And so many of these spots of world-beauty have I sought out and dwelt in, that in my mind remains only a composite memory of their faces, a true map of heaven, as it were, from which this particular one stands forth with unusual sharpness because of the strange things that happened there, and also, I think, because anything in which John Silence played a part has a habit of fixing itself in the mind with a living and lasting quality of vividness.

For the moment, however, Dr. Silence was not of the party. Some private case in the interior of Hungary claimed his attention, and it was not till later — the 15th of August, to be exact — that I had arranged to meet him in Berlin and then return to London together for our harvest of winter work. All the members of our party, however, were known to him more or less well, and on this third day as we sailed through the narrow opening into the lagoon and saw the circular ridge of trees in a gold and crimson sunset before us, his last words to me when we parted in London for some unaccountable reason came back very sharply to my memory, and recalled the curious impression of prophecy with which I had first heard them:

"Enjoy your holiday and store up all the force you can," he had said as the train slipped out of Victoria; "and we will meet in Berlin on the 15th — unless you should send for me sooner."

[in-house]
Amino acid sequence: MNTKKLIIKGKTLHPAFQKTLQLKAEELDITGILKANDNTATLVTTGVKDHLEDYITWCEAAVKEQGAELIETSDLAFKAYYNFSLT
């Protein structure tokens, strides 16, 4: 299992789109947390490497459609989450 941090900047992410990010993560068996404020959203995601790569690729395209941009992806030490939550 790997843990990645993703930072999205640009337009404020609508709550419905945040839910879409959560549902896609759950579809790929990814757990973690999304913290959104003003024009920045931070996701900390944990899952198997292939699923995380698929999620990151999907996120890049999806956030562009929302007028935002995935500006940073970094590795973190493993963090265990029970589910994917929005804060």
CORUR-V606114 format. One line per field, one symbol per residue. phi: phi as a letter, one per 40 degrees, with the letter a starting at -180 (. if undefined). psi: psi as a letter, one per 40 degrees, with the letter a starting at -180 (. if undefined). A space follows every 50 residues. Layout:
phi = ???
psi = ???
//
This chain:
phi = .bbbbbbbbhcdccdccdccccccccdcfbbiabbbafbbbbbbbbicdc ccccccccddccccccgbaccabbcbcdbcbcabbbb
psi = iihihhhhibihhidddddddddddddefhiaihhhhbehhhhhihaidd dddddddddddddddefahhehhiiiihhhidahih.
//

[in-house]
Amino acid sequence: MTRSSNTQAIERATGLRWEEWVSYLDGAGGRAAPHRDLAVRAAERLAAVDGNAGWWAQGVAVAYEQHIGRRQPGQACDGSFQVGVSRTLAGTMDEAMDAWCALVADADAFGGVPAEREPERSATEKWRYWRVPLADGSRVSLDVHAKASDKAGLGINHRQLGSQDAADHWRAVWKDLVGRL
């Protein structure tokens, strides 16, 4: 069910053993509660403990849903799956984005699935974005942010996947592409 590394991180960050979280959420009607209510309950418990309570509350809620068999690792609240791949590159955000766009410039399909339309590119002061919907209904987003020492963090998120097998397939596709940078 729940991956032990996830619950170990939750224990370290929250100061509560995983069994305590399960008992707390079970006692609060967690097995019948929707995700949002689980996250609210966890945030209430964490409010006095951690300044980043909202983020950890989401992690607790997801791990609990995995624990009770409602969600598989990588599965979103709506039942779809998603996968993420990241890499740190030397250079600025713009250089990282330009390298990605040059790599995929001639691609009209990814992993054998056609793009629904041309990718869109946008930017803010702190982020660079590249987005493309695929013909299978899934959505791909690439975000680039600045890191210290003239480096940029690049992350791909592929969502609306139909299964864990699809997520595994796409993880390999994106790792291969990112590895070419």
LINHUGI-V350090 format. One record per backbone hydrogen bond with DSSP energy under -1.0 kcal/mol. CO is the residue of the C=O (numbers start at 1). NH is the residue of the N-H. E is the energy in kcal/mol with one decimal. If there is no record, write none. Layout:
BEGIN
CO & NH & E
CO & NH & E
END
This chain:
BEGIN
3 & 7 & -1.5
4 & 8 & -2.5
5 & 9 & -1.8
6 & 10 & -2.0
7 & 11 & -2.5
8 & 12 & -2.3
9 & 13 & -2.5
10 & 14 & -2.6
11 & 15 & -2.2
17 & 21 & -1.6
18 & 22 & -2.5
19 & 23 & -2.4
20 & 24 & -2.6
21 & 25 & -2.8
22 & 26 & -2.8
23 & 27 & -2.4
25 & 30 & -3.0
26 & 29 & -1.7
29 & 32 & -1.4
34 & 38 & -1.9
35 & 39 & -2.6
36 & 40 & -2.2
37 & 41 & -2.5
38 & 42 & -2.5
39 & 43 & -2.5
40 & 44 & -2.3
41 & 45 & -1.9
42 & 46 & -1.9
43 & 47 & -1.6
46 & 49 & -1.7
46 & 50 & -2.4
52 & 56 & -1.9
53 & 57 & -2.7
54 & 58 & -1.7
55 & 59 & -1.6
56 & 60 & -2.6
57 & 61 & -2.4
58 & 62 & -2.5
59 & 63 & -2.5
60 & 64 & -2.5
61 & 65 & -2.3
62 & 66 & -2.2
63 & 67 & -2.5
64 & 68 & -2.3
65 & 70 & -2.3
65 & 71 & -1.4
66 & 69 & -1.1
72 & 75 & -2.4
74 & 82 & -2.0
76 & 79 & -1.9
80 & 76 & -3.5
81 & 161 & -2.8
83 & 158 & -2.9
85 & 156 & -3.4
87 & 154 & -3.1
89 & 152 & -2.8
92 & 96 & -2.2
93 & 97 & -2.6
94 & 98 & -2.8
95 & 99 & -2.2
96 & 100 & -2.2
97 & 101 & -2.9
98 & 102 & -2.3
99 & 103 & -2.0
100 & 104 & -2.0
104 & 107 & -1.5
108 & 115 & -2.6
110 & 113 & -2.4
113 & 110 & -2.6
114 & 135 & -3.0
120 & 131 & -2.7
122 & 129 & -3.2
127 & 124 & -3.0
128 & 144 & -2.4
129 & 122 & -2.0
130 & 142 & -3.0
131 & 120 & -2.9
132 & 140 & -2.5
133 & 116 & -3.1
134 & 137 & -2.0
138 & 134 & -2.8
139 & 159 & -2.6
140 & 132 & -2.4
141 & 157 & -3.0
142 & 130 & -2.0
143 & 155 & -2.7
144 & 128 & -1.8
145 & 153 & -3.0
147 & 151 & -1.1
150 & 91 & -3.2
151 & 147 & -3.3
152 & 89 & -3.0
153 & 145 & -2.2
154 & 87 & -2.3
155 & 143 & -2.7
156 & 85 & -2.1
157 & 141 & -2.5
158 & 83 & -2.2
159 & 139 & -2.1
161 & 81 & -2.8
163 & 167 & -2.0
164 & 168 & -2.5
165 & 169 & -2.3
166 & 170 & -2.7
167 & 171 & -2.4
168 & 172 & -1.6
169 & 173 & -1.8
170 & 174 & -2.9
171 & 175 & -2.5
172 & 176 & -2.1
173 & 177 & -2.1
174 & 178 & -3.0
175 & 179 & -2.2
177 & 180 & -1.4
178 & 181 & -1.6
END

And now suddenly the words returned to me so clearly that it seemed I almost heard his voice in my ear: "Unless you should send for me sooner"; and returned, moreover, with a significance I was wholly at a loss to understand that touched somewhere in the depths of my mind a vague sense of apprehension that they had all along been intended in the nature of a prophecy.

In the lagoon, then, the wind failed us this July evening, as was only natural behind the shelter of the belt of woods, and we took to the oars, all breathless with the beauty of this first sight of our island home, yet all talking in somewhat hushed voices of the best place to land, the depth of water, the safest place to anchor, to put up the tents in, the most sheltered spot for the camp-fires, and a dozen things of importance that crop up when a home in the wilderness has actually to be made.

And during this busy sunset hour of unloading before the dark, the souls of my companions adopted the trick of presenting themselves very vividly anew before my mind, and introducing themselves afresh.

In reality, I suppose, our party was in no sense singular. In the conventional life at home they certainly seemed ordinary enough, but suddenly, as we passed through these gates of the wilderness, I saw them more sharply than before, with characters stripped of the atmosphere of men and cities. A complete change of setting often furnishes a startlingly new view of people hitherto held for well-known; they present another facet of their personalities. I seemed to see my own party almost as new people — people I had not known properly hitherto, people who would drop all disguises and henceforth reveal themselves as they really were. And each one seemed to say: "Now you will see me as I am. You will see me here in this primitive life of the wilderness without clothes. All my masks and veils I have left behind in the abodes of men. So, look out for surprises!"

from "The Camp of the Dog" (1908)



13 March 2018